Infringement or misappropriation of our IP could result in lost market and revenue opportunities, and if we are unable to enforce and protect our IP it could have an adverse impact on our competitive position and business. Further, our assertion of IP rights often results in the other party seeking to assert alleged IP rights of its own against us, which may materially and adversely impact our business. An unfavorable ruling in these sorts of matters could include money damages or an injunction prohibiting us from manufacturing or selling one or more products, which could in turn negatively affect our business, results of operations or cash flows.

In addition, some of our products and technologies are not covered by any patents or pending patent applications. We seek to protect our proprietary technologies, including technologies that may not be patented or patentable, in part by confidentiality agreements and, if applicable, inventors’ rights agreements with our collaborators, advisors, employees and consultants. We cannot assure you that these agreements will not be breached, that we will have adequate remedies for any breach or that persons or institutions will not assert rights to IP arising out of our research. Should we be unable to protect our IP, competitors may develop products or technologies that duplicate our products or technologies, benefit financially from innovations for which we bore the costs of development and undercut the sales and marketing of our products, all of which could have a material adverse effect on our business and results of operations.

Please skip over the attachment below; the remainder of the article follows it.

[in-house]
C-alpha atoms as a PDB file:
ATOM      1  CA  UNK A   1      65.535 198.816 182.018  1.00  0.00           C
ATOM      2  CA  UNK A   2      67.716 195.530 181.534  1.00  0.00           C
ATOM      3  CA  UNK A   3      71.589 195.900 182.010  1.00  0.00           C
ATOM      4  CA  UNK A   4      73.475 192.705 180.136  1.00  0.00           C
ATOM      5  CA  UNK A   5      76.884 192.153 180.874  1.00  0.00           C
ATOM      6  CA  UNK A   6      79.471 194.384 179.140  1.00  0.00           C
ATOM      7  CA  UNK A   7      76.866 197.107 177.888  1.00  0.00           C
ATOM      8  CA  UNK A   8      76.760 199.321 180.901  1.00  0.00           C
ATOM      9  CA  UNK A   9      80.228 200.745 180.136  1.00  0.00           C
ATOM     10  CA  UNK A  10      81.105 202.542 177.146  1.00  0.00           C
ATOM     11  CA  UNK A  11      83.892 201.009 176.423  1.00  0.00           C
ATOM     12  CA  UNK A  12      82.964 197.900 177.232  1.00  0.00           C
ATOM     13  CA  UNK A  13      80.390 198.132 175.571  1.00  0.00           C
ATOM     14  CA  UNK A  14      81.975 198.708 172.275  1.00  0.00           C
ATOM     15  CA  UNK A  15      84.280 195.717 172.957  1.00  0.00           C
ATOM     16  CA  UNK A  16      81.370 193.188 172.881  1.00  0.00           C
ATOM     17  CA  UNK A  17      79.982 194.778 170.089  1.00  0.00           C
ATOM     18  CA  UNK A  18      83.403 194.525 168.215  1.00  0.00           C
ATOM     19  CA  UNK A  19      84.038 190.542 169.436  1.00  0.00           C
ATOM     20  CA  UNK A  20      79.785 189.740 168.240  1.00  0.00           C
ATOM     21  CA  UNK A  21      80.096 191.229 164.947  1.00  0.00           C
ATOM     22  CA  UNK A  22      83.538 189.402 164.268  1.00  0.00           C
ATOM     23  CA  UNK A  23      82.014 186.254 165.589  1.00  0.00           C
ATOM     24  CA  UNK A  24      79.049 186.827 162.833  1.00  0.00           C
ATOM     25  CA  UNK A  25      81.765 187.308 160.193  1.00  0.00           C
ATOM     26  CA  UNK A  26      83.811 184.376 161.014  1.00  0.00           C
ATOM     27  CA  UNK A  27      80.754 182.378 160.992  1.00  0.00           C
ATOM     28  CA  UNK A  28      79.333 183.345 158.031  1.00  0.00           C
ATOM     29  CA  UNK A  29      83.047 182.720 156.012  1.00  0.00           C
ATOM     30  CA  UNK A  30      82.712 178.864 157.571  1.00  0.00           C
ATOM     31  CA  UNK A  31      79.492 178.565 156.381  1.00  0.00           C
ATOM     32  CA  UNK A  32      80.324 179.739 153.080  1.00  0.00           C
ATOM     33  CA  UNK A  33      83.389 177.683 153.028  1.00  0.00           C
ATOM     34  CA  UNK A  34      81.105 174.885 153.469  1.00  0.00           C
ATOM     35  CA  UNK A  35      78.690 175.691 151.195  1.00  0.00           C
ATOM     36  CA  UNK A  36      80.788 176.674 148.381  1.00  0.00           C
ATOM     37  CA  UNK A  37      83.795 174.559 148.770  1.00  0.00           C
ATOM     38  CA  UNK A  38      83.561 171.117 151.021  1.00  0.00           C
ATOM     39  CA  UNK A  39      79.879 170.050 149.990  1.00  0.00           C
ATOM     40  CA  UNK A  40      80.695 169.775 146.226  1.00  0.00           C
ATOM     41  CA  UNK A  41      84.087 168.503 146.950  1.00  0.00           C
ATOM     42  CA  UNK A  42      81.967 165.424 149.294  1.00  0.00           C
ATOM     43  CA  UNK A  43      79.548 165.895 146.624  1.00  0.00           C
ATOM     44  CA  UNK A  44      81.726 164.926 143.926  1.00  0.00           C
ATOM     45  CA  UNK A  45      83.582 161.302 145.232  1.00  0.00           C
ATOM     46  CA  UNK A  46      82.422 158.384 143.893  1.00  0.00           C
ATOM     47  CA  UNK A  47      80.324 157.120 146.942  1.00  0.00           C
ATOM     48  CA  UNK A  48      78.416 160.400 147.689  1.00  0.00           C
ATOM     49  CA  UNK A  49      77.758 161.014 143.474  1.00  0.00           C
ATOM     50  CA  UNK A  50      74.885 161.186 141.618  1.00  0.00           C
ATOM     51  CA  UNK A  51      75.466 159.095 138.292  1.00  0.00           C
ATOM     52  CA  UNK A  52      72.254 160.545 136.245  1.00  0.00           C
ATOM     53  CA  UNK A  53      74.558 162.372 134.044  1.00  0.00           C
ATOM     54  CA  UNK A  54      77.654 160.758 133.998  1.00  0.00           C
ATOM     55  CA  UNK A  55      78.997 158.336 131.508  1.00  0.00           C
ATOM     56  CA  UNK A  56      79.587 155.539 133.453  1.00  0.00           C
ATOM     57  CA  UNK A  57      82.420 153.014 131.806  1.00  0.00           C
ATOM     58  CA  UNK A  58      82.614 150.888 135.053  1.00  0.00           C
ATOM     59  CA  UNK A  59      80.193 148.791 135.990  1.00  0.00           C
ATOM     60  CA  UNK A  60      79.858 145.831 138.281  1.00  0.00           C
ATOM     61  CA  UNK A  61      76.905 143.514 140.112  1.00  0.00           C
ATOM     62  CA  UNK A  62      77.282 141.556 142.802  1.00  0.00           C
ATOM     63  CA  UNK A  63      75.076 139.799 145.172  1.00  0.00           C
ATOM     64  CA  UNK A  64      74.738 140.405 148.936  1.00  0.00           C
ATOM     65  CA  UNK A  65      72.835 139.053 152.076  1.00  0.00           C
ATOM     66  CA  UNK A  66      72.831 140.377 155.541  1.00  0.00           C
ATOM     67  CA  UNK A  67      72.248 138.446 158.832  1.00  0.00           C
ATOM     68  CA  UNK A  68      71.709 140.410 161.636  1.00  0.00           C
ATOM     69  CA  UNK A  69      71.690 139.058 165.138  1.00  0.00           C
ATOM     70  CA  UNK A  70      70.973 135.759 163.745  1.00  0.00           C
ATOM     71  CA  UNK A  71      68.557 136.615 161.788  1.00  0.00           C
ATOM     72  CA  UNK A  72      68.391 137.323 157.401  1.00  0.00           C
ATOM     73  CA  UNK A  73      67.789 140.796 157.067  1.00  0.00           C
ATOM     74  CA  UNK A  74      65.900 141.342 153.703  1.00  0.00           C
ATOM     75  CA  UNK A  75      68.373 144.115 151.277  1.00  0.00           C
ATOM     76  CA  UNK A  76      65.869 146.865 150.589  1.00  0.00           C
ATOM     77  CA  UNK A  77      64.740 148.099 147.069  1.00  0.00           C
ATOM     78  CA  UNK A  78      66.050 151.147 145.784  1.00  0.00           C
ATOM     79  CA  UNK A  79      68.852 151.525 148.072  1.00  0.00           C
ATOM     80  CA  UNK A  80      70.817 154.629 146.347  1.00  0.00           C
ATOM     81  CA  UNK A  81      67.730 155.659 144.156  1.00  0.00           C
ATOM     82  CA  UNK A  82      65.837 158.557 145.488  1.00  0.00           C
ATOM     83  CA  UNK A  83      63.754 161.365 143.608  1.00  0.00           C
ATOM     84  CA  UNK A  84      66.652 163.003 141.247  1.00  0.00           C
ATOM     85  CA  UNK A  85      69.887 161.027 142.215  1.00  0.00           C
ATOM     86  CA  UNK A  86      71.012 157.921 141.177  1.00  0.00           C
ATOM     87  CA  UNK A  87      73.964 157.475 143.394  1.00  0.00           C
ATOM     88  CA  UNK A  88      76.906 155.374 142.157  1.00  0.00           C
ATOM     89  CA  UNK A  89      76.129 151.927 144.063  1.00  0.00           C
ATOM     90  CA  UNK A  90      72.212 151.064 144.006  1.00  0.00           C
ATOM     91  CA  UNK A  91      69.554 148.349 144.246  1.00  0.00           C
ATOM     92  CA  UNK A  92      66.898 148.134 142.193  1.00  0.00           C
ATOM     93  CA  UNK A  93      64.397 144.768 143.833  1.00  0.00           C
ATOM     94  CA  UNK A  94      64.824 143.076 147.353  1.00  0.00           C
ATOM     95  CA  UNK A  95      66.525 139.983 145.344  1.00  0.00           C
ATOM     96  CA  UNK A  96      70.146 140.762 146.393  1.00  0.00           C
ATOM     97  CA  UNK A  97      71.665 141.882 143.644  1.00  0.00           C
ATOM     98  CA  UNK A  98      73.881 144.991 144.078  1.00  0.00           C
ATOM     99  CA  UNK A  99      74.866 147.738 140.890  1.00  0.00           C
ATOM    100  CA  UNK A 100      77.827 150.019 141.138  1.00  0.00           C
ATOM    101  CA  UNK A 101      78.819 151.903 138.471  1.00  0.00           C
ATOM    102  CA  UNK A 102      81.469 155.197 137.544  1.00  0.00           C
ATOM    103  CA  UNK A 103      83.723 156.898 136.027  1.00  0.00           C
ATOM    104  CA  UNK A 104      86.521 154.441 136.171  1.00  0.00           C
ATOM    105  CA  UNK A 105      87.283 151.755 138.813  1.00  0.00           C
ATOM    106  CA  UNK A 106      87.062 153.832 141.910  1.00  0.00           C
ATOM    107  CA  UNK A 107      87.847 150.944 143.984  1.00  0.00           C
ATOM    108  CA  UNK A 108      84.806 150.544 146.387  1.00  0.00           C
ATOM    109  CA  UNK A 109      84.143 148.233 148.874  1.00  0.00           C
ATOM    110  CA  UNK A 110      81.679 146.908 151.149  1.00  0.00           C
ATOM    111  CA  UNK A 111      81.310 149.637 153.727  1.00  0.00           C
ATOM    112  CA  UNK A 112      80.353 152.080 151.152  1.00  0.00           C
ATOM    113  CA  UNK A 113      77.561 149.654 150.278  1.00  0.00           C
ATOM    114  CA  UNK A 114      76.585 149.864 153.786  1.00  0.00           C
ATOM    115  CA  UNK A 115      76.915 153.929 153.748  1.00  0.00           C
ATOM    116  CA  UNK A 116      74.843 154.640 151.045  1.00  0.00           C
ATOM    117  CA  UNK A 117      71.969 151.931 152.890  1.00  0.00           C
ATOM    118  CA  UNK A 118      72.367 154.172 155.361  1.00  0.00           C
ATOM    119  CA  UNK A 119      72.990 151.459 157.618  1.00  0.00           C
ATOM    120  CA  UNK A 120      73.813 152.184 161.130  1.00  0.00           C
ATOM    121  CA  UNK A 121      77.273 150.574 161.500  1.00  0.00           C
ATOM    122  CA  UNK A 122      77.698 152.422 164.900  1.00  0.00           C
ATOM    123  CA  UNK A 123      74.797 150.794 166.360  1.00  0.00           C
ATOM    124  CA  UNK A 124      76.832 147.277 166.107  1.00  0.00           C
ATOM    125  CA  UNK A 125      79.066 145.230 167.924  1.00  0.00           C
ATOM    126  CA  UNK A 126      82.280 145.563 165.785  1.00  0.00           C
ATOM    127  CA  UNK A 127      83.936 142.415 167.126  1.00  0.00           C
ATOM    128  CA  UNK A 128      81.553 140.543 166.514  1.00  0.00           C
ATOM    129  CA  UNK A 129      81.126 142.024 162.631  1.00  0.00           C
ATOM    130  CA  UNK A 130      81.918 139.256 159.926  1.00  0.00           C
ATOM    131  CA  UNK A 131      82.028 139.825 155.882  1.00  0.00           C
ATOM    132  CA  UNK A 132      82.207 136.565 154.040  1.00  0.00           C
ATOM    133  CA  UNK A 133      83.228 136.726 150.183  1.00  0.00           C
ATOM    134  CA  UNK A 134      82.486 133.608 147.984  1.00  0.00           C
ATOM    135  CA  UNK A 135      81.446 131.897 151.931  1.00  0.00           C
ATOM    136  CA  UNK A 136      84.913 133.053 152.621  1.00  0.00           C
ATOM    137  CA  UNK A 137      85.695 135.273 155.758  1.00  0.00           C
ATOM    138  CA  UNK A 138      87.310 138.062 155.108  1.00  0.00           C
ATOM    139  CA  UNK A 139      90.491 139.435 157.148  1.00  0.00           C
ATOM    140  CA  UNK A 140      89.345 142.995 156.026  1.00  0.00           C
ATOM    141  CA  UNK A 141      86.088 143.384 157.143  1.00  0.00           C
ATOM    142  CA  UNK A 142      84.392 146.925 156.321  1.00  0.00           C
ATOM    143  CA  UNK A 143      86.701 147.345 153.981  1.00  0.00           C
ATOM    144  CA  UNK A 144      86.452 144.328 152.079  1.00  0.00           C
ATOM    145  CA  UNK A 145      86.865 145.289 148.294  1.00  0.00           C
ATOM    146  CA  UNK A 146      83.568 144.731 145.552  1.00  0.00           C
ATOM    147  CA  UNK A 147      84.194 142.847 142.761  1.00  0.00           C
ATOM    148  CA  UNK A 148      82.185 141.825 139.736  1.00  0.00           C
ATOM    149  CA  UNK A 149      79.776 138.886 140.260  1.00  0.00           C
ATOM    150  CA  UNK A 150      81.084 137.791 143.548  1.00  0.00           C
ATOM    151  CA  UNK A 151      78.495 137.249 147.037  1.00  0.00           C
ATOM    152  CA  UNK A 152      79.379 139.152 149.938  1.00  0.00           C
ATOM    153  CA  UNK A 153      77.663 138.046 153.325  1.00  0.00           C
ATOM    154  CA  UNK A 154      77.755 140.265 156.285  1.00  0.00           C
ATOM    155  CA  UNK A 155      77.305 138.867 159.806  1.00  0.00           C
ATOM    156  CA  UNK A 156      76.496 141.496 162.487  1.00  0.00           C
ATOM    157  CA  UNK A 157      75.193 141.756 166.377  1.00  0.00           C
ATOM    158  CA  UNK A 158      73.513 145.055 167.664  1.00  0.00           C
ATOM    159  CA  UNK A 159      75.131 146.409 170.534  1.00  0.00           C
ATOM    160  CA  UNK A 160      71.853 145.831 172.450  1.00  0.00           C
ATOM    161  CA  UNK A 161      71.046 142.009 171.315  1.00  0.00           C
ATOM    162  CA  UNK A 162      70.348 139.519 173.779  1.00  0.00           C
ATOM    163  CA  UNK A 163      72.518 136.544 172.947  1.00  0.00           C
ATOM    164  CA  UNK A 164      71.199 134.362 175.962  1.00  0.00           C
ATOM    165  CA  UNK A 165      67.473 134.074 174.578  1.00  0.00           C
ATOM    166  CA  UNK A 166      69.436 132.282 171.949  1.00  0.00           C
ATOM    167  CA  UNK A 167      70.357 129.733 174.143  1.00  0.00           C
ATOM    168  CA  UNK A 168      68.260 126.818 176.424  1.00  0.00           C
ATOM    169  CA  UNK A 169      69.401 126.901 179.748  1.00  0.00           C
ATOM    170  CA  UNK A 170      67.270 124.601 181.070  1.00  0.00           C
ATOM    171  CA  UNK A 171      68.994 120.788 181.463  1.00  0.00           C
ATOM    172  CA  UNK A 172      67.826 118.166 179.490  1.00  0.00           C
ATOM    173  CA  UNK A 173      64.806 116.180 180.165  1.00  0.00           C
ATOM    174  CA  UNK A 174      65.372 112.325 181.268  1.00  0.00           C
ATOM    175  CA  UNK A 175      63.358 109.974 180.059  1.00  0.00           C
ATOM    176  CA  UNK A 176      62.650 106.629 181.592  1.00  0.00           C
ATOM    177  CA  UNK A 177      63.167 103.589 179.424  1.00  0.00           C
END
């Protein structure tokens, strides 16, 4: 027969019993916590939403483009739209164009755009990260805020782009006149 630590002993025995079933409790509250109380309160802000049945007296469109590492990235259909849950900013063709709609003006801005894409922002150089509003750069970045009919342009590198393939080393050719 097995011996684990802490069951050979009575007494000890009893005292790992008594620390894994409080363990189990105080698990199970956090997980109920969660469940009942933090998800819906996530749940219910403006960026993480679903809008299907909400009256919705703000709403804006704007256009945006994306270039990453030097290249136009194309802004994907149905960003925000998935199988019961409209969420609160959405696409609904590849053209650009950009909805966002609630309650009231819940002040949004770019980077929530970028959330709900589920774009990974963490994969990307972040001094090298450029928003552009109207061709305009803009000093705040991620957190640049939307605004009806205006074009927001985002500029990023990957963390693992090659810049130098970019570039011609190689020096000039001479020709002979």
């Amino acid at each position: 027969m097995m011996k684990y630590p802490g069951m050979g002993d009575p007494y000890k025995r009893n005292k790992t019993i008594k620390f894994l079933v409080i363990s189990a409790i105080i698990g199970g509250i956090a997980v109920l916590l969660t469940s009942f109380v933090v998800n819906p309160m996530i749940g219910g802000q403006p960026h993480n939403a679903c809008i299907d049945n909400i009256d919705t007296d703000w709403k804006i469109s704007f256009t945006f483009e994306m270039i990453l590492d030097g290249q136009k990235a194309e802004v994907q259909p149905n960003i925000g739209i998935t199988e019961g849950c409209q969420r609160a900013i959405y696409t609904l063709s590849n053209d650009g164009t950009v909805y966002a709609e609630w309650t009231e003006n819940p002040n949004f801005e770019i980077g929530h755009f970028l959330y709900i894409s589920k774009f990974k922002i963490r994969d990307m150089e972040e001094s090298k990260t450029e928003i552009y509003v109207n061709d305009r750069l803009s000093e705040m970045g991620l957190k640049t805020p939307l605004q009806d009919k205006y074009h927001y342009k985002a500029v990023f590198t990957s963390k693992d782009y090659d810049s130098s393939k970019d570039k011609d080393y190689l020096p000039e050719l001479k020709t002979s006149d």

Trends, Risks and Uncertainties Related to Technology and Data Privacy